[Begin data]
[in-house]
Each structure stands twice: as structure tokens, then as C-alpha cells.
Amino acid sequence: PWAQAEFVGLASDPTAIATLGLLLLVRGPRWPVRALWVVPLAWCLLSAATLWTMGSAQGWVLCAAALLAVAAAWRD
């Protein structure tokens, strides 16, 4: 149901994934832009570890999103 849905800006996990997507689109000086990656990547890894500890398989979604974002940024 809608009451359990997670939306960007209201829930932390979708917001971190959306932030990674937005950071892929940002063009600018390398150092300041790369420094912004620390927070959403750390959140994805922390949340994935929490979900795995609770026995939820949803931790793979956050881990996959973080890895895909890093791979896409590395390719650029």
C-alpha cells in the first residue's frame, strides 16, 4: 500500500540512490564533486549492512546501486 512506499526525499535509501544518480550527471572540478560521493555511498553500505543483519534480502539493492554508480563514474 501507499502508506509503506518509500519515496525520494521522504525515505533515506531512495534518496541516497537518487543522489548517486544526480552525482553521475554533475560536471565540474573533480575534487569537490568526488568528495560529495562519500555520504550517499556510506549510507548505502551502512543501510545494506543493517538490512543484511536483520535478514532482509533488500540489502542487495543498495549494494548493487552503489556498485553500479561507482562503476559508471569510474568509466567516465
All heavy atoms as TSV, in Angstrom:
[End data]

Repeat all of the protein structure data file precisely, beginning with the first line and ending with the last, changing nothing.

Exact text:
[in-house]
Each structure stands twice: as structure tokens, then as C-alpha cells.
Amino acid sequence: PWAQAEFVGLASDPTAIATLGLLLLVRGPRWPVRALWVVPLAWCLLSAATLWTMGSAQGWVLCAAALLAVAAAWRD
């Protein structure tokens, strides 16, 4: 149901994934832009570890999103 849905800006996990997507689109000086990656990547890894500890398989979604974002940024 809608009451359990997670939306960007209201829930932390979708917001971190959306932030990674937005950071892929940002063009600018390398150092300041790369420094912004620390927070959403750390959140994805922390949340994935929490979900795995609770026995939820949803931790793979956050881990996959973080890895895909890093791979896409590395390719650029």
C-alpha cells in the first residue's frame, strides 16, 4: 500500500540512490564533486549492512546501486 512506499526525499535509501544518480550527471572540478560521493555511498553500505543483519534480502539493492554508480563514474 501507499502508506509503506518509500519515496525520494521522504525515505533515506531512495534518496541516497537518487543522489548517486544526480552525482553521475554533475560536471565540474573533480575534487569537490568526488568528495560529495562519500555520504550517499556510506549510507548505502551502512543501510545494506543493517538490512543484511536483520535478514532482509533488500540489502542487495543498495549494494548493487552503489556498485553500479561507482562503476559508471569510474568509466567516465
All heavy atoms as TSV, in Angstrom: